North Korean leader Kim Jong-un has appeared at a fertiliser factory, looking remarkably cheerful for a man killed off by rumour and some of the world’s media last week. These will be carefully staged and timed photos, but what can we learn about the North Korea rumour mill from this and past episodes?
TMZ – among others – had him for dead; Chinese social media whispered that his doctors were too scared to operate and so he died before a Chinese medical team arrived – an apparent cautionary tale of being a casualty of your own fearsome power.
This is not the first time the North Korean leader has disappeared from public view. In February, he was absent for almost three weeks without wild speculation. In 2014, he was absent for 40 days – then the rumours went that he had been ousted in a political coup.
He turned up with a walking stick. It was not a coup, but perhaps gout.
South Korean intelligence later reported that he had undergone surgery on his ankle. Obviously none of this was confirmed by the North. They just kept pumping out the jocular photo opportunities from inspections and other public events seemingly untouched by rampant rumours – just as they have done today.
So what was it about this absence that allowed him to die in speculation?
There were three phases to the escalation. First, he missed a key anniversary on 15 April, the day of the sun, and incredibly important commemoration of the birthday of his grandfather, North Korea’s founder Kim Il-sung. Kim Jong-un is known to model himself on his grandfather’s image, so missing this was reasonably seen as a sign that something was amiss.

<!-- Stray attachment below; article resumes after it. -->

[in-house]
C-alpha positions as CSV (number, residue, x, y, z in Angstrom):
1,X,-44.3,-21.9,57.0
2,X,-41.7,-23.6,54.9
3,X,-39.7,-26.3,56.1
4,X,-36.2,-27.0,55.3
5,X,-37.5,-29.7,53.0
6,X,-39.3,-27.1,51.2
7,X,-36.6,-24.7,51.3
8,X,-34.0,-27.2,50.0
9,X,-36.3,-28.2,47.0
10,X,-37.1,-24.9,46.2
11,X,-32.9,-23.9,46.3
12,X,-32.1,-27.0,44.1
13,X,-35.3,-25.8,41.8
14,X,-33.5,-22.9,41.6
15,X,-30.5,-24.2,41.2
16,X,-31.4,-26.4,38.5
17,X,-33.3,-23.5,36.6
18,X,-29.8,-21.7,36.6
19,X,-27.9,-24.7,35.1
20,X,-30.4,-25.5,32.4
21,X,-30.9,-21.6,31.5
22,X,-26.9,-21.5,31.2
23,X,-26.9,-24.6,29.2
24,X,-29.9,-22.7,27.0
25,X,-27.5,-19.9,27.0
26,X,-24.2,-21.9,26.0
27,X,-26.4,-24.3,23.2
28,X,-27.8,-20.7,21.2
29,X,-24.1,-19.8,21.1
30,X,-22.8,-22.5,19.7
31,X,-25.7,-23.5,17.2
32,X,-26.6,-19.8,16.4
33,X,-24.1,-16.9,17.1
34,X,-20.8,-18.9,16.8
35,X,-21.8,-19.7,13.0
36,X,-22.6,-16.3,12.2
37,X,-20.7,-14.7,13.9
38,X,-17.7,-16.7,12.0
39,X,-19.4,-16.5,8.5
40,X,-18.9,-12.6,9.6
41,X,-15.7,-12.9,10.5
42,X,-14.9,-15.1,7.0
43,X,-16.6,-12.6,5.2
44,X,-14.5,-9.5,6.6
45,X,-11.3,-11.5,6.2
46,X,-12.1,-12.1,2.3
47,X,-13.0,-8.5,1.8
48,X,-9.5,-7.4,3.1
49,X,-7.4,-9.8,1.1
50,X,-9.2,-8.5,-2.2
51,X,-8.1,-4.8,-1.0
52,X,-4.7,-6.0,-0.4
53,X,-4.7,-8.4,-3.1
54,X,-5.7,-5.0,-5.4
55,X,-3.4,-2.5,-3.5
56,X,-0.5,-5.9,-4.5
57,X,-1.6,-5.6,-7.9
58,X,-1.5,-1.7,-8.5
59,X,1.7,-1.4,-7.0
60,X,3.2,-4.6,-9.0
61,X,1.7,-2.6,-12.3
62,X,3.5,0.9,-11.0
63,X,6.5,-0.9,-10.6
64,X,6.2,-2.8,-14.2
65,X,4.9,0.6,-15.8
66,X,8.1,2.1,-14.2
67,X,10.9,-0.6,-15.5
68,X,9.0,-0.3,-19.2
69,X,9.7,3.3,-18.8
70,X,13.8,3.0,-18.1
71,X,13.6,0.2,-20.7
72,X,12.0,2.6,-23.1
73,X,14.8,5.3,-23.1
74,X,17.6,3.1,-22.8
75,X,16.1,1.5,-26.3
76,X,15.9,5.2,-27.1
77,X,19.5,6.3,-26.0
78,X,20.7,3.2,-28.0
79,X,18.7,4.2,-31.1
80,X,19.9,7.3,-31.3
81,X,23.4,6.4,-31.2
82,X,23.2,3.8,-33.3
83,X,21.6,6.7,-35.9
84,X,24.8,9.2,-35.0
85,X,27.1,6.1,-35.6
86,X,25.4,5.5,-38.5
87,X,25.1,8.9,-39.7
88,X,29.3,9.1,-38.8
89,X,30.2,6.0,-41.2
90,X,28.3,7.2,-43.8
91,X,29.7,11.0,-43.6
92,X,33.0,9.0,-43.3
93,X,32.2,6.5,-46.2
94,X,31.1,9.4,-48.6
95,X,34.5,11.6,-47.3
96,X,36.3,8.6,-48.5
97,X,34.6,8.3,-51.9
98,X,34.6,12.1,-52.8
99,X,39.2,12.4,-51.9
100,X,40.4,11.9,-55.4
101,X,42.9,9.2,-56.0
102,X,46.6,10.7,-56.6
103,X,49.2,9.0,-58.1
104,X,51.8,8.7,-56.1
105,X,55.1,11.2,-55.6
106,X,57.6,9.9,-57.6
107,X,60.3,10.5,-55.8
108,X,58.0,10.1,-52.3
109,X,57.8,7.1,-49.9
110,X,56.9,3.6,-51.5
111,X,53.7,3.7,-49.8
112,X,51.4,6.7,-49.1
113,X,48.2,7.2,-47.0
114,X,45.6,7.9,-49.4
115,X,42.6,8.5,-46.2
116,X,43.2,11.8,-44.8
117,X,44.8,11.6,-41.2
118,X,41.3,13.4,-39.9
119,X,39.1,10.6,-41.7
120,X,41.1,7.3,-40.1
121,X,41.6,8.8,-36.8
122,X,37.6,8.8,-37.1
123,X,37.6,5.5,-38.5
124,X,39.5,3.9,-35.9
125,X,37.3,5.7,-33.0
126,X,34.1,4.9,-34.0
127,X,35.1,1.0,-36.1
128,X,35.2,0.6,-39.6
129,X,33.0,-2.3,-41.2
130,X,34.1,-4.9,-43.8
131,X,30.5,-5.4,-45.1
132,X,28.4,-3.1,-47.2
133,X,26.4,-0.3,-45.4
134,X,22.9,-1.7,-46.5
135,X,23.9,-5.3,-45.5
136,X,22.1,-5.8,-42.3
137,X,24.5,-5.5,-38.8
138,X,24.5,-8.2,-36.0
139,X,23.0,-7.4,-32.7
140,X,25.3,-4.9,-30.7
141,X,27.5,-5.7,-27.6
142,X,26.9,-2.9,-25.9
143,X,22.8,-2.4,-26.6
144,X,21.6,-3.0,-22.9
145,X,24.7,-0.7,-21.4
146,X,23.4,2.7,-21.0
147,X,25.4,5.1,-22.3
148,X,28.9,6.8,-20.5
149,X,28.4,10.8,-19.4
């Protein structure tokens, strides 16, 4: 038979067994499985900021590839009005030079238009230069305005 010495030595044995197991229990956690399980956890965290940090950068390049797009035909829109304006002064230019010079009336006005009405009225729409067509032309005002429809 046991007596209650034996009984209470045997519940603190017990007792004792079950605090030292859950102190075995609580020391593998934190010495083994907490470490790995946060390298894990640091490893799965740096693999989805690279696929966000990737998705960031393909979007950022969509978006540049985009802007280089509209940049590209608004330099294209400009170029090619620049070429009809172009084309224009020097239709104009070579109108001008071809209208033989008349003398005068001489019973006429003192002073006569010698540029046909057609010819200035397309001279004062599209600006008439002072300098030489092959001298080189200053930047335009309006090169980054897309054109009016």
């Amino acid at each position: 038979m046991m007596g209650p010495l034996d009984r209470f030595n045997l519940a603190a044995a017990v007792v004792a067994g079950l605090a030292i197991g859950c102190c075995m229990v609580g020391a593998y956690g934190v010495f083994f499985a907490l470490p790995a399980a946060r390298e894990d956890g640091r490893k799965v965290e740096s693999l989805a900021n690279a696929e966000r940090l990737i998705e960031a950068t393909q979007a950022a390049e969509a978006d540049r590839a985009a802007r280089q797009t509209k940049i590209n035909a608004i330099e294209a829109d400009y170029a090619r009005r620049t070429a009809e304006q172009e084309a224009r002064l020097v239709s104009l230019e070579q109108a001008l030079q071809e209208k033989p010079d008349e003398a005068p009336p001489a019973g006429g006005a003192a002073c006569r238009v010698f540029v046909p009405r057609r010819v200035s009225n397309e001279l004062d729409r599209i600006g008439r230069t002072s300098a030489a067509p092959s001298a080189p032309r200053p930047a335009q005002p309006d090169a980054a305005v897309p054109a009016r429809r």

Then a well-regarded defector website, Daily NK, which is funded by a US think tank, but which clearly also provides credible reports through its network, published a single-sourced story that he had undergone some sort of heart procedure and was recovering.
State media issued this picture said to show Kim Jong-un opening the fertiliser plant on Friday
Stage three was when the world’s media pounced on that report and ferreted out their own unnamed sources in intelligence communities and elsewhere – and a combination of these ended up with formulations of Kim being “gravely ill” or even dead.
Even as South Korea said they had not seen any unusual activity and even denied reports of this death, the rumours kept growing and the echo chamber grew louder. Chinese social media began playing its role with rumours circulating there too.
In none of this was there any actual evidence: there were some very insightful analyses of train movements and activity around the resort of Wonsan that seemed to weigh on the side that he might not have expired – yet.
So where do these sources who fuel speculation that spirals in the media actually come from? Surely there must be a North Korean origin somewhere? And are we seeing more than we used to?
Rumours have always happened and there is historical record going back 30 years on this. There are a couple of places from within North Korea they can originate.
In the past, what is known as the foreign trade